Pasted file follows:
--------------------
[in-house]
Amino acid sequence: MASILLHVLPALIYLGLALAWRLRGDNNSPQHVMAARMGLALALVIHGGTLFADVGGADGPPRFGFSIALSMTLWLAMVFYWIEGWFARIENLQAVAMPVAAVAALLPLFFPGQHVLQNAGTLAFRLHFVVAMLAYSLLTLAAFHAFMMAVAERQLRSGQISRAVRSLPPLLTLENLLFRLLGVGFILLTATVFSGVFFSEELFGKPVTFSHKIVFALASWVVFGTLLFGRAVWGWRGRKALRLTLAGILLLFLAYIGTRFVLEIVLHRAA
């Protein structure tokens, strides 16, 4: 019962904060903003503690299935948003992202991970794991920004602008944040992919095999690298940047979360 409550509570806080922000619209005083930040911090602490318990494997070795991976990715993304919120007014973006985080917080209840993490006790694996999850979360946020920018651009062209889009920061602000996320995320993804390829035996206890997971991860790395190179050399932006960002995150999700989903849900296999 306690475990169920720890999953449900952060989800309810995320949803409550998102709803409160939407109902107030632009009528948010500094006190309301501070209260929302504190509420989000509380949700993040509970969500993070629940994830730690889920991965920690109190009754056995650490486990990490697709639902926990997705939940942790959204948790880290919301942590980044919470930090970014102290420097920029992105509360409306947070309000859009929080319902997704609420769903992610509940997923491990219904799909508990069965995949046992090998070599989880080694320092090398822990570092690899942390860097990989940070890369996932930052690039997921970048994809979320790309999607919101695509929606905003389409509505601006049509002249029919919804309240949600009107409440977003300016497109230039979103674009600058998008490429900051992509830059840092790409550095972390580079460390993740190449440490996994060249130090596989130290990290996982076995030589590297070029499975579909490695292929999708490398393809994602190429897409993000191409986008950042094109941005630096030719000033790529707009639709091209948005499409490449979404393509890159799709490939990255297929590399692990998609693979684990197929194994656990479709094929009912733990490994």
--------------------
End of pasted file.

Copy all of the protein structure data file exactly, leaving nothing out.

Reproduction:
[in-house]
Amino acid sequence: MASILLHVLPALIYLGLALAWRLRGDNNSPQHVMAARMGLALALVIHGGTLFADVGGADGPPRFGFSIALSMTLWLAMVFYWIEGWFARIENLQAVAMPVAAVAALLPLFFPGQHVLQNAGTLAFRLHFVVAMLAYSLLTLAAFHAFMMAVAERQLRSGQISRAVRSLPPLLTLENLLFRLLGVGFILLTATVFSGVFFSEELFGKPVTFSHKIVFALASWVVFGTLLFGRAVWGWRGRKALRLTLAGILLLFLAYIGTRFVLEIVLHRAA
């Protein structure tokens, strides 16, 4: 019962904060903003503690299935948003992202991970794991920004602008944040992919095999690298940047979360 409550509570806080922000619209005083930040911090602490318990494997070795991976990715993304919120007014973006985080917080209840993490006790694996999850979360946020920018651009062209889009920061602000996320995320993804390829035996206890997971991860790395190179050399932006960002995150999700989903849900296999 306690475990169920720890999953449900952060989800309810995320949803409550998102709803409160939407109902107030632009009528948010500094006190309301501070209260929302504190509420989000509380949700993040509970969500993070629940994830730690889920991965920690109190009754056995650490486990990490697709639902926990997705939940942790959204948790880290919301942590980044919470930090970014102290420097920029992105509360409306947070309000859009929080319902997704609420769903992610509940997923491990219904799909508990069965995949046992090998070599989880080694320092090398822990570092690899942390860097990989940070890369996932930052690039997921970048994809979320790309999607919101695509929606905003389409509505601006049509002249029919919804309240949600009107409440977003300016497109230039979103674009600058998008490429900051992509830059840092790409550095972390580079460390993740190449440490996994060249130090596989130290990290996982076995030589590297070029499975579909490695292929999708490398393809994602190429897409993000191409986008950042094109941005630096030719000033790529707009639709091209948005499409490449979404393509890159799709490939990255297929590399692990998609693979684990197929194994656990479709094929009912733990490994």